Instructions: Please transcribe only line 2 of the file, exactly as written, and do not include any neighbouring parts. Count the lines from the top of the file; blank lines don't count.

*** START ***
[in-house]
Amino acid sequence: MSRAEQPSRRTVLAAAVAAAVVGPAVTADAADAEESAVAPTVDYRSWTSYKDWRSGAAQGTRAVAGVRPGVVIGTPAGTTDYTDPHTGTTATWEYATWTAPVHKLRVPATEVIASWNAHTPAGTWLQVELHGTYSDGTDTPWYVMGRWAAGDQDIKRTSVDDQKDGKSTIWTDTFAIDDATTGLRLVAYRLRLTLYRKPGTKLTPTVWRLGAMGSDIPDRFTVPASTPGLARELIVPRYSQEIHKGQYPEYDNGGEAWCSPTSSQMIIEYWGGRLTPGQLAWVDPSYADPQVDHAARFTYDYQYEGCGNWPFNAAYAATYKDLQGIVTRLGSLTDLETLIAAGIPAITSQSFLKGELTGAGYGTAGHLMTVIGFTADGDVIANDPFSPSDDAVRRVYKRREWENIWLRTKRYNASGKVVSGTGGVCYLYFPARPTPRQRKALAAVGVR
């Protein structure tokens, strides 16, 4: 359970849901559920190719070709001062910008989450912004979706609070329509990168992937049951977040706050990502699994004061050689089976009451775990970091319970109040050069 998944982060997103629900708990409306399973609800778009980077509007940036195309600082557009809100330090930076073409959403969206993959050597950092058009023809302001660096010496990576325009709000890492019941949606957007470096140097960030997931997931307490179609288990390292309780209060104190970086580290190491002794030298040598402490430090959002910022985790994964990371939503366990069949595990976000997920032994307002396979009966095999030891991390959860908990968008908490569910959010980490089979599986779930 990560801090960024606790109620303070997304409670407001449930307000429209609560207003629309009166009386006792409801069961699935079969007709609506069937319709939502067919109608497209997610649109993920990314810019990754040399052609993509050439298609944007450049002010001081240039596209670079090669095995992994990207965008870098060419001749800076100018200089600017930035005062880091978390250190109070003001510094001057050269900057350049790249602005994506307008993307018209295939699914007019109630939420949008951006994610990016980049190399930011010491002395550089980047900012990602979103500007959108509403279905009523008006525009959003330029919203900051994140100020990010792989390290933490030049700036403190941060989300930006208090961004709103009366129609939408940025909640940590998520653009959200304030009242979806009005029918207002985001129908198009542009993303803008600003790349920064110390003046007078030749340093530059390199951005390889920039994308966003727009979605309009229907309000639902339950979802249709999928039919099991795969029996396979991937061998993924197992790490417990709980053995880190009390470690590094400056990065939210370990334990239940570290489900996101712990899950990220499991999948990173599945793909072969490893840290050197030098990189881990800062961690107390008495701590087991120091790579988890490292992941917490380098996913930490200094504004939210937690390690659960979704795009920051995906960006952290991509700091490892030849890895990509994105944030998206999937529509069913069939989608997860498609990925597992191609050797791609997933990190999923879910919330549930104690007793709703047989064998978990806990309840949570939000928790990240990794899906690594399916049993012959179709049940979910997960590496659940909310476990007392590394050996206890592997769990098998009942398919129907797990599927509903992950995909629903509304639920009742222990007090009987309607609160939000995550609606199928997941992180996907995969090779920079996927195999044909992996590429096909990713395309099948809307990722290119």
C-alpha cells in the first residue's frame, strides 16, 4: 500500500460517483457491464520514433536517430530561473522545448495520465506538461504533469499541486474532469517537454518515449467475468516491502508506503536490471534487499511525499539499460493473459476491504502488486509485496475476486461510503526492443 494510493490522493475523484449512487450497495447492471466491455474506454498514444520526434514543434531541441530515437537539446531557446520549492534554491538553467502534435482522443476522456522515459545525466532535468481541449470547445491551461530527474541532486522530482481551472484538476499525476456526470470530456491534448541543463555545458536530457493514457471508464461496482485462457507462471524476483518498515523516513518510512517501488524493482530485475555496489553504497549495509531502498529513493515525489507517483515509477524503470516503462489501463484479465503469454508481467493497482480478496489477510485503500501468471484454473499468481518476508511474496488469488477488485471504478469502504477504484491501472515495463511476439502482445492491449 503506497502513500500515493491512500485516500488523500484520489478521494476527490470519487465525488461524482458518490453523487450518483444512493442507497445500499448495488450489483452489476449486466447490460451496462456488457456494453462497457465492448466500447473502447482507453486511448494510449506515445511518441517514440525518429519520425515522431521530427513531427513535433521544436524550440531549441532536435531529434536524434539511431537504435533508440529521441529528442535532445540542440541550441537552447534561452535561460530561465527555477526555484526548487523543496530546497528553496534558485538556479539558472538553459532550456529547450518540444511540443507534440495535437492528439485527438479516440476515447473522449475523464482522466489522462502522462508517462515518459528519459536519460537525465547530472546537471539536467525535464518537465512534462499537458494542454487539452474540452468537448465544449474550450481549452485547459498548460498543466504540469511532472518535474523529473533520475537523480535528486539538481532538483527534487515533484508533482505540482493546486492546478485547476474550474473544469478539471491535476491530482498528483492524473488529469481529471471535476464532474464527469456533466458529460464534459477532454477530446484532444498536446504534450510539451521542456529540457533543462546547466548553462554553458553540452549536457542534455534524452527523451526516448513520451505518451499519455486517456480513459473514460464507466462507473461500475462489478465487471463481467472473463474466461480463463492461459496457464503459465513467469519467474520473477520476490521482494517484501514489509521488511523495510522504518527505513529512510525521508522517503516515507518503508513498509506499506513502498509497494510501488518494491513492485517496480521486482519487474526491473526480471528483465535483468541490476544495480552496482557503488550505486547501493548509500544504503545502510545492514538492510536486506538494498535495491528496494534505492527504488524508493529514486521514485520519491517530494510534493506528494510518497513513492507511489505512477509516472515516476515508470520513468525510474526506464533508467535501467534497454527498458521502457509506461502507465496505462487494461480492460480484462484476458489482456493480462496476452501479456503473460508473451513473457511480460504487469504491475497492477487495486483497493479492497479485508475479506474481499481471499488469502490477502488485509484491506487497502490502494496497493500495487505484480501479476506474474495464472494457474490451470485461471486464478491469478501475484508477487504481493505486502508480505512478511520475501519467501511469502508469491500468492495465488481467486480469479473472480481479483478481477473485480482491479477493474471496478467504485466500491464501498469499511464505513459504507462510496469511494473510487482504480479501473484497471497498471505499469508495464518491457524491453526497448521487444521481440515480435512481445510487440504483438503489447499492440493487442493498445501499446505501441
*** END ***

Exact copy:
Amino acid sequence: MSRAEQPSRRTVLAAAVAAAVVGPAVTADAADAEESAVAPTVDYRSWTSYKDWRSGAAQGTRAVAGVRPGVVIGTPAGTTDYTDPHTGTTATWEYATWTAPVHKLRVPATEVIASWNAHTPAGTWLQVELHGTYSDGTDTPWYVMGRWAAGDQDIKRTSVDDQKDGKSTIWTDTFAIDDATTGLRLVAYRLRLTLYRKPGTKLTPTVWRLGAMGSDIPDRFTVPASTPGLARELIVPRYSQEIHKGQYPEYDNGGEAWCSPTSSQMIIEYWGGRLTPGQLAWVDPSYADPQVDHAARFTYDYQYEGCGNWPFNAAYAATYKDLQGIVTRLGSLTDLETLIAAGIPAITSQSFLKGELTGAGYGTAGHLMTVIGFTADGDVIANDPFSPSDDAVRRVYKRREWENIWLRTKRYNASGKVVSGTGGVCYLYFPARPTPRQRKALAAVGVR